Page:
Cosmopolitanism, climate change, and greenhouse emissions trading
- Publisher: Cambridge University Press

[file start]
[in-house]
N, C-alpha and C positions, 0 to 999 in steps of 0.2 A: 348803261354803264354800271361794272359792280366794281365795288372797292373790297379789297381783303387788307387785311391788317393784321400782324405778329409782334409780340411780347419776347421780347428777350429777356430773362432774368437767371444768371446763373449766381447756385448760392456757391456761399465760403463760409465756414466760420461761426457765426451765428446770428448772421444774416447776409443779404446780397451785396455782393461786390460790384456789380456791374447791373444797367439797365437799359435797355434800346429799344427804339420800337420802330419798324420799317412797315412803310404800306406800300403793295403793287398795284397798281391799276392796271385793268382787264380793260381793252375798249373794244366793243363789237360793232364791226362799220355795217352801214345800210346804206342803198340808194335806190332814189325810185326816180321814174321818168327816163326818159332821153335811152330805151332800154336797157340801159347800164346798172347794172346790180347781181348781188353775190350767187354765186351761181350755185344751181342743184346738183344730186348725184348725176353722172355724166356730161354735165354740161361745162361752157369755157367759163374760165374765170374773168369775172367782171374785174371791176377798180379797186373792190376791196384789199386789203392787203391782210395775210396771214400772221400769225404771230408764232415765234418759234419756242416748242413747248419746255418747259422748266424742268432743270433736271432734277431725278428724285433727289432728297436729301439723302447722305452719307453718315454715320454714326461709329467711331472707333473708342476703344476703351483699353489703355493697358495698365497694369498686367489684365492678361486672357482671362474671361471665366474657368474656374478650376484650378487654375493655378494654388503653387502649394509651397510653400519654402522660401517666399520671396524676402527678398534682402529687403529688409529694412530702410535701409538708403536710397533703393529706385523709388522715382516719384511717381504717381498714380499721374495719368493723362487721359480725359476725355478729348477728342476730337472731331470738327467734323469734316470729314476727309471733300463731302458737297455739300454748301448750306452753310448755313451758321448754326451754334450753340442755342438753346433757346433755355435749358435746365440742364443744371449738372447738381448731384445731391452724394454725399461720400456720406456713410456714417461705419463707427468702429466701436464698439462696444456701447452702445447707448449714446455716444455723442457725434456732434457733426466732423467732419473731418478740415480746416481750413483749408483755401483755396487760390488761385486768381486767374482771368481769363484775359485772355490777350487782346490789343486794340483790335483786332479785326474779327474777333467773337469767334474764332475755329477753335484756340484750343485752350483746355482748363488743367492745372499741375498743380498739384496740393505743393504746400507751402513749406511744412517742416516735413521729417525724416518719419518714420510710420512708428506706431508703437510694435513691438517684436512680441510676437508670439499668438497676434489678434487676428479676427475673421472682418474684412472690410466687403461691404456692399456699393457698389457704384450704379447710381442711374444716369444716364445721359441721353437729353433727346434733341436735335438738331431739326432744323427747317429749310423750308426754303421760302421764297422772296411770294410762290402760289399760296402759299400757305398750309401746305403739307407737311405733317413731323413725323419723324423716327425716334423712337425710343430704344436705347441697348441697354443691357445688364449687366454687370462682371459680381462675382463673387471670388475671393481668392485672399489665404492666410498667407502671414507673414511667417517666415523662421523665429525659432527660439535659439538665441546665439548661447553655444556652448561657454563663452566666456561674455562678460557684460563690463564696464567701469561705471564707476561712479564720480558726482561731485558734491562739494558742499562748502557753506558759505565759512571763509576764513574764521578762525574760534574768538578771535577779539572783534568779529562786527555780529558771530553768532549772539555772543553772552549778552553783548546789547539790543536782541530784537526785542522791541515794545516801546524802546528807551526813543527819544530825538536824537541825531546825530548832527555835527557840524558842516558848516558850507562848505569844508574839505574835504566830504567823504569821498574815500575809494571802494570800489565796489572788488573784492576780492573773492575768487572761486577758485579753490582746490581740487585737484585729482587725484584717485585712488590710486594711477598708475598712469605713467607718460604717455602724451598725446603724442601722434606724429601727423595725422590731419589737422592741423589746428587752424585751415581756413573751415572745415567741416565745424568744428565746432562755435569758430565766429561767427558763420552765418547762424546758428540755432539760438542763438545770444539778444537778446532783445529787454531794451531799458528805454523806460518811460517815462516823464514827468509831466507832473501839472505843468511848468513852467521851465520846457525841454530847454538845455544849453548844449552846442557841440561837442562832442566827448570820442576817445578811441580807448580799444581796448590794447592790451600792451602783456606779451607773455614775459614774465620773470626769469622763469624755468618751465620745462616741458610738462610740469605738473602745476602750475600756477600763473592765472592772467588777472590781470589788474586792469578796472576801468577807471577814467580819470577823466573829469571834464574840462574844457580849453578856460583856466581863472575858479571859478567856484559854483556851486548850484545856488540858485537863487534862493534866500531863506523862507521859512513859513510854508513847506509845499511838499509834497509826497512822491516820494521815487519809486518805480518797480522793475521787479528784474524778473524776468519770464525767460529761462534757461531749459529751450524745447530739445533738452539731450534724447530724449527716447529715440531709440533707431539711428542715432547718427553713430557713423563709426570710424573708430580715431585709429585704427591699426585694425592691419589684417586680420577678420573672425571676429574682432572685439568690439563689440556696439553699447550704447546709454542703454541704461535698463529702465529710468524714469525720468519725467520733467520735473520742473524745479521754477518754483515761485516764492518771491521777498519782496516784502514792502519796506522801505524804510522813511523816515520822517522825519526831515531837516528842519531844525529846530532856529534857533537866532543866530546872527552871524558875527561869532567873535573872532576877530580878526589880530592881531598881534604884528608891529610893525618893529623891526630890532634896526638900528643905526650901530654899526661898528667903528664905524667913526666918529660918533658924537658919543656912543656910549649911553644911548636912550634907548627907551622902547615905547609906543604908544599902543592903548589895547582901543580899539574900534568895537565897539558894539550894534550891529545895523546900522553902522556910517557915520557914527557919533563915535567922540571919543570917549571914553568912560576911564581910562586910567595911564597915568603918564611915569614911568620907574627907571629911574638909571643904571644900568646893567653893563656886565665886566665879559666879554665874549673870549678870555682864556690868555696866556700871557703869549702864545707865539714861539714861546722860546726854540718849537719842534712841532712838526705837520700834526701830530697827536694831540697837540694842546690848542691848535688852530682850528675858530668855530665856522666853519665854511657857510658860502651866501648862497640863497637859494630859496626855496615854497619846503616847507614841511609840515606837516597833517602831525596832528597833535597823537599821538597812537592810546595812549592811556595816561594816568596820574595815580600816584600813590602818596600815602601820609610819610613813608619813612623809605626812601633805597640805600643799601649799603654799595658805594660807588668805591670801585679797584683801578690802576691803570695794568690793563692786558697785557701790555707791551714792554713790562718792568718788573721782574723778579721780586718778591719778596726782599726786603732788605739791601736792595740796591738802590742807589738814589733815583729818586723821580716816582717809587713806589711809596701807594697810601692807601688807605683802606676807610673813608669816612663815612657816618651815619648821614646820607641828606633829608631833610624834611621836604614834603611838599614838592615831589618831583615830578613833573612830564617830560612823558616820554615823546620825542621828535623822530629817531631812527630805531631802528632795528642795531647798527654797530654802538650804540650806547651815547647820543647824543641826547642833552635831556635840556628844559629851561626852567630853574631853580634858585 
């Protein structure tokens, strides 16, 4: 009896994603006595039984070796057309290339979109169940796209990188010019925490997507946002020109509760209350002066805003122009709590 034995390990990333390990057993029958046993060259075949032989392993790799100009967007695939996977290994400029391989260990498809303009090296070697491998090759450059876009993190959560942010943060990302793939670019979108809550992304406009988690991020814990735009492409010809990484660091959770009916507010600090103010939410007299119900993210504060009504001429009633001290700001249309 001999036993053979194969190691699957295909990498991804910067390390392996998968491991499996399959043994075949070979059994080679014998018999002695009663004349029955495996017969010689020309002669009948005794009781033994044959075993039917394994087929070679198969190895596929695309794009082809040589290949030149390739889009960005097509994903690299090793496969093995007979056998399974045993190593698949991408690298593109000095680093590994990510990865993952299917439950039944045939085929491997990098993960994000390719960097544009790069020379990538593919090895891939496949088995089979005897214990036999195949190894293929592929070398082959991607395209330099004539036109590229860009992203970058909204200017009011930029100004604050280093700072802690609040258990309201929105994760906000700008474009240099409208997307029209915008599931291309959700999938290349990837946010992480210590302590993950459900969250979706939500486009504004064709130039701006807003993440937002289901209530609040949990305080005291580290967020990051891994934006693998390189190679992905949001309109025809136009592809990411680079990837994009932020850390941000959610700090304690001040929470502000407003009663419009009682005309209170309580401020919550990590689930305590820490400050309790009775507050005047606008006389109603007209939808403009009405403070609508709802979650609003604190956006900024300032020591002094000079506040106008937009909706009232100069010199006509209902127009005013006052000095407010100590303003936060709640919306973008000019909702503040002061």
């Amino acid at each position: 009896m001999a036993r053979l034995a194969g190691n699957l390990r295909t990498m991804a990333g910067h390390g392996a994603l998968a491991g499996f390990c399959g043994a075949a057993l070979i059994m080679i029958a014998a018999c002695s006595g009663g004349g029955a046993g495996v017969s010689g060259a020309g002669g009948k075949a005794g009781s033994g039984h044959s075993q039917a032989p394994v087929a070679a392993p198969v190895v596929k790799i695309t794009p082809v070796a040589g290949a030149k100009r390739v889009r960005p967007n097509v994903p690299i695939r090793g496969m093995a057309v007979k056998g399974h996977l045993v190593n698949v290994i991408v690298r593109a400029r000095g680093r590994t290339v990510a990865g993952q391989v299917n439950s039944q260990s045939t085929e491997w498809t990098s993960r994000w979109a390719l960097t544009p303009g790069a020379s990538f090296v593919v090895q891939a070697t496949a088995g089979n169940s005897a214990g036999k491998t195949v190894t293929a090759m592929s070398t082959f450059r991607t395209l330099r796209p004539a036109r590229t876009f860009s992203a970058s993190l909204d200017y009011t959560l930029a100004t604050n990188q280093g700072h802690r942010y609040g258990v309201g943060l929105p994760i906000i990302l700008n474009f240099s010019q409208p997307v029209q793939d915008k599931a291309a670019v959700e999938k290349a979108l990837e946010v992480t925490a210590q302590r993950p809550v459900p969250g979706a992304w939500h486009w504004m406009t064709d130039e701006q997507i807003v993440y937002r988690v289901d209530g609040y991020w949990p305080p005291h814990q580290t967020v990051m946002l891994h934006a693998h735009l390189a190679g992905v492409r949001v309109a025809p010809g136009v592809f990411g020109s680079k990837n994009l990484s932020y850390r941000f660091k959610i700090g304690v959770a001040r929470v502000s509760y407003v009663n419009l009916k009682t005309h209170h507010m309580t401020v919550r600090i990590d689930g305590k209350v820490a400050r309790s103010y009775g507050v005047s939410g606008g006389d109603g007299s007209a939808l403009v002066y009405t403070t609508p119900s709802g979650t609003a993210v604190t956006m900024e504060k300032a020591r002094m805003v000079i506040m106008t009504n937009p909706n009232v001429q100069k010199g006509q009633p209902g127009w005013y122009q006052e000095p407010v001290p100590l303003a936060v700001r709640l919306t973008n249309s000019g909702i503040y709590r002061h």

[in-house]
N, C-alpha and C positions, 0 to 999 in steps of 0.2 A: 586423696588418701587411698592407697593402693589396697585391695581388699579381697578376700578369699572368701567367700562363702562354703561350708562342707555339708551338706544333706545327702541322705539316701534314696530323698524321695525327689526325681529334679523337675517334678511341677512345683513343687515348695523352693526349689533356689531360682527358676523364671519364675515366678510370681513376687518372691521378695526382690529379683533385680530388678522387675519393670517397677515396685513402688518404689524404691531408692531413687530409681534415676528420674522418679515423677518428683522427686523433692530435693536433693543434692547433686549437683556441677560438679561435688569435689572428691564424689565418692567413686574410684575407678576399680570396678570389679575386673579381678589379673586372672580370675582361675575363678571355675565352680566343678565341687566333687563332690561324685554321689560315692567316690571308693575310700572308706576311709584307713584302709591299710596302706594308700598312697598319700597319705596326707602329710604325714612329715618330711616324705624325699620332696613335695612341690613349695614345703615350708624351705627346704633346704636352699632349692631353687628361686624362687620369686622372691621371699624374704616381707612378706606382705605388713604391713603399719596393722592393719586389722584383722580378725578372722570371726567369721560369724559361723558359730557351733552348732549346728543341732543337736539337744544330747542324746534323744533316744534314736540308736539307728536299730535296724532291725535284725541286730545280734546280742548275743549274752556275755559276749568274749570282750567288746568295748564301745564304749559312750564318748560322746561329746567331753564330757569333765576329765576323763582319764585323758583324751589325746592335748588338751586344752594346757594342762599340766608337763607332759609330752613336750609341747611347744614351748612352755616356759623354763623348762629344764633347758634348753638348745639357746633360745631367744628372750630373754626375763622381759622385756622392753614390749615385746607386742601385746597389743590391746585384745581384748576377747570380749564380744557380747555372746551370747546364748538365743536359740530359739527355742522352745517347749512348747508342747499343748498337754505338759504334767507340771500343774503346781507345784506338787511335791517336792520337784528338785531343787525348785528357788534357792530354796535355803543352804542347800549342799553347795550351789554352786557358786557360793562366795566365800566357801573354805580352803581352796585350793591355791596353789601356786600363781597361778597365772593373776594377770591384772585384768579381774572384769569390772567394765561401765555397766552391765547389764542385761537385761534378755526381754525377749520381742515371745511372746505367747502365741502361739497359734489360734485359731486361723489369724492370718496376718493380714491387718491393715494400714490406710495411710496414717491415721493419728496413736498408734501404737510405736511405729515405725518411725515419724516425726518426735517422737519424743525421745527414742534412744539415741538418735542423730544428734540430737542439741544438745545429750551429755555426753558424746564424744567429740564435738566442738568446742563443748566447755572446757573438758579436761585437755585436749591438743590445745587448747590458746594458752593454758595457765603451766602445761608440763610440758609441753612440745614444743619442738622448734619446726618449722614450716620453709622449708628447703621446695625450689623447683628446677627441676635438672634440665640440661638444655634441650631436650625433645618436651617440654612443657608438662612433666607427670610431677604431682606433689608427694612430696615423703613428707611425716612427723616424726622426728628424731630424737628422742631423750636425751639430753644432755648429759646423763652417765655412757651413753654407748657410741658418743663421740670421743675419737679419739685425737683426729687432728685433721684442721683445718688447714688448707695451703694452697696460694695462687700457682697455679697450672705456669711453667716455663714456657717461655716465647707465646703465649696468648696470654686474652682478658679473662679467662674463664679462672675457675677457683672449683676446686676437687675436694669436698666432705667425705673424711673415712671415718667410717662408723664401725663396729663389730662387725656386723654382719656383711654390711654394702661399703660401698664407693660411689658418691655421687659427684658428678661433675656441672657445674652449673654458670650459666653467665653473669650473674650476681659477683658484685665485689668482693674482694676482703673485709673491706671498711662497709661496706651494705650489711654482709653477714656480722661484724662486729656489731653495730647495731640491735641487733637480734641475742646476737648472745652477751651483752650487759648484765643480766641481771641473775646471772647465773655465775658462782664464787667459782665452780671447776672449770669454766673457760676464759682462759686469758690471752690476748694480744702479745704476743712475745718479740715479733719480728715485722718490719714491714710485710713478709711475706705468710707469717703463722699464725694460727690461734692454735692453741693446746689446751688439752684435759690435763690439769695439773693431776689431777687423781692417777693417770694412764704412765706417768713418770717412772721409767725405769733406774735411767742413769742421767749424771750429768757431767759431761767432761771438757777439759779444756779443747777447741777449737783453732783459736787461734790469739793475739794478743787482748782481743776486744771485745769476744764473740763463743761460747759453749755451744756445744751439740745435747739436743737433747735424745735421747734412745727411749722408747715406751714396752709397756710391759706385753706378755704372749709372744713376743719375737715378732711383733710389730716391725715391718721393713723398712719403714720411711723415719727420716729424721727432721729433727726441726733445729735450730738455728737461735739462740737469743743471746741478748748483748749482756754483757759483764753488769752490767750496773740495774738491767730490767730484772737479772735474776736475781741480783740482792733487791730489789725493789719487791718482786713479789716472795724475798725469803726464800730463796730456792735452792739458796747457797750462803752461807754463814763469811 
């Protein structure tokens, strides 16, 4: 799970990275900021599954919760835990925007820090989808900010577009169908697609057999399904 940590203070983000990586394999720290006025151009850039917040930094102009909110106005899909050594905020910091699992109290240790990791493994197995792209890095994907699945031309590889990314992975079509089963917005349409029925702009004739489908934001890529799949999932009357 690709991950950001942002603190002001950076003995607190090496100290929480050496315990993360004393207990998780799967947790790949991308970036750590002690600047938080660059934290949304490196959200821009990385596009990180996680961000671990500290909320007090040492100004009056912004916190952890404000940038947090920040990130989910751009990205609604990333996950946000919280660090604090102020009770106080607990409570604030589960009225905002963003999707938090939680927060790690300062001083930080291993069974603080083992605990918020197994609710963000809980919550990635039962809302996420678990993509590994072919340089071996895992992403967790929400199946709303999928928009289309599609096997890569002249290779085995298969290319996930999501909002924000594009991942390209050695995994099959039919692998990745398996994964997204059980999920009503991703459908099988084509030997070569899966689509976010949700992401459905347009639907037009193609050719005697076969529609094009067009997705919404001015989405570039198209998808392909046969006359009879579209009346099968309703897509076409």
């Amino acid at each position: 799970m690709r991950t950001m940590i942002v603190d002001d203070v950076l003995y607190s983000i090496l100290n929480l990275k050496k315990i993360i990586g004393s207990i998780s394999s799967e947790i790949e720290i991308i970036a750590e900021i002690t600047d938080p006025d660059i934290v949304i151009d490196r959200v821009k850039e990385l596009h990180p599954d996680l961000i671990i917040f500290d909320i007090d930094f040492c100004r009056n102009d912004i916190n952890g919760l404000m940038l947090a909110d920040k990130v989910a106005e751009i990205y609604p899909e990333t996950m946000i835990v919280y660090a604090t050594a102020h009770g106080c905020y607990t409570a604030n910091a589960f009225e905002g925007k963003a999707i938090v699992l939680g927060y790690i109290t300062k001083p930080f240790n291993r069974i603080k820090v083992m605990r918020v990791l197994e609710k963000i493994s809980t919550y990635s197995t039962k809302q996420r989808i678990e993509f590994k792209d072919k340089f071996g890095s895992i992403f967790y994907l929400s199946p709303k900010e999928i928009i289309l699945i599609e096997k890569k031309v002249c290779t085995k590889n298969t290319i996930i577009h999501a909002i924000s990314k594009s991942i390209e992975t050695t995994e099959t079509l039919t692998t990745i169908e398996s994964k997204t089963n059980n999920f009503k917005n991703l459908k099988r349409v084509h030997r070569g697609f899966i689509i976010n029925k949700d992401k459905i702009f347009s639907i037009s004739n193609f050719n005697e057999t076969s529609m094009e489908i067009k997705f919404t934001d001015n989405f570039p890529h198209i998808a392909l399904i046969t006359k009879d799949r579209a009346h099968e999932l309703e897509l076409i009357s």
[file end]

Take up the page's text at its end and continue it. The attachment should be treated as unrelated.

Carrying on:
This article examines the question of whether international markets in allowances conferring the right to emit greenhouse gases are consistent with a cosmopolitan approach to global and intergenerational justice. After placing emissions trading within the context of both climate change policy and cosmopolitan political theory, three normative objections are examined to the use of emissions trading to mitigate the threat of dangerous climate change. Each objection arises from a different application of cosmopolitan thinking: (i) the potentially corrosive impact of greater use of emissions allowances markets on the environmental values of successive generations of atmospheric users; (ii) the awkward relationship between emissions markets and the norms of procedural justice endorsed by all prominent cosmopolitans; and (iii) the injustice expressed by policy instruments that commodify the atmosphere. It is argued that, while each objection should prompt some care in the construction and implementation of emissions trading schemes to guarantee their legitimacy among existing and future users of the atmosphere, they do not generate a decisive normative challenge to the use of markets, properly defined and regulated, to slow global warming.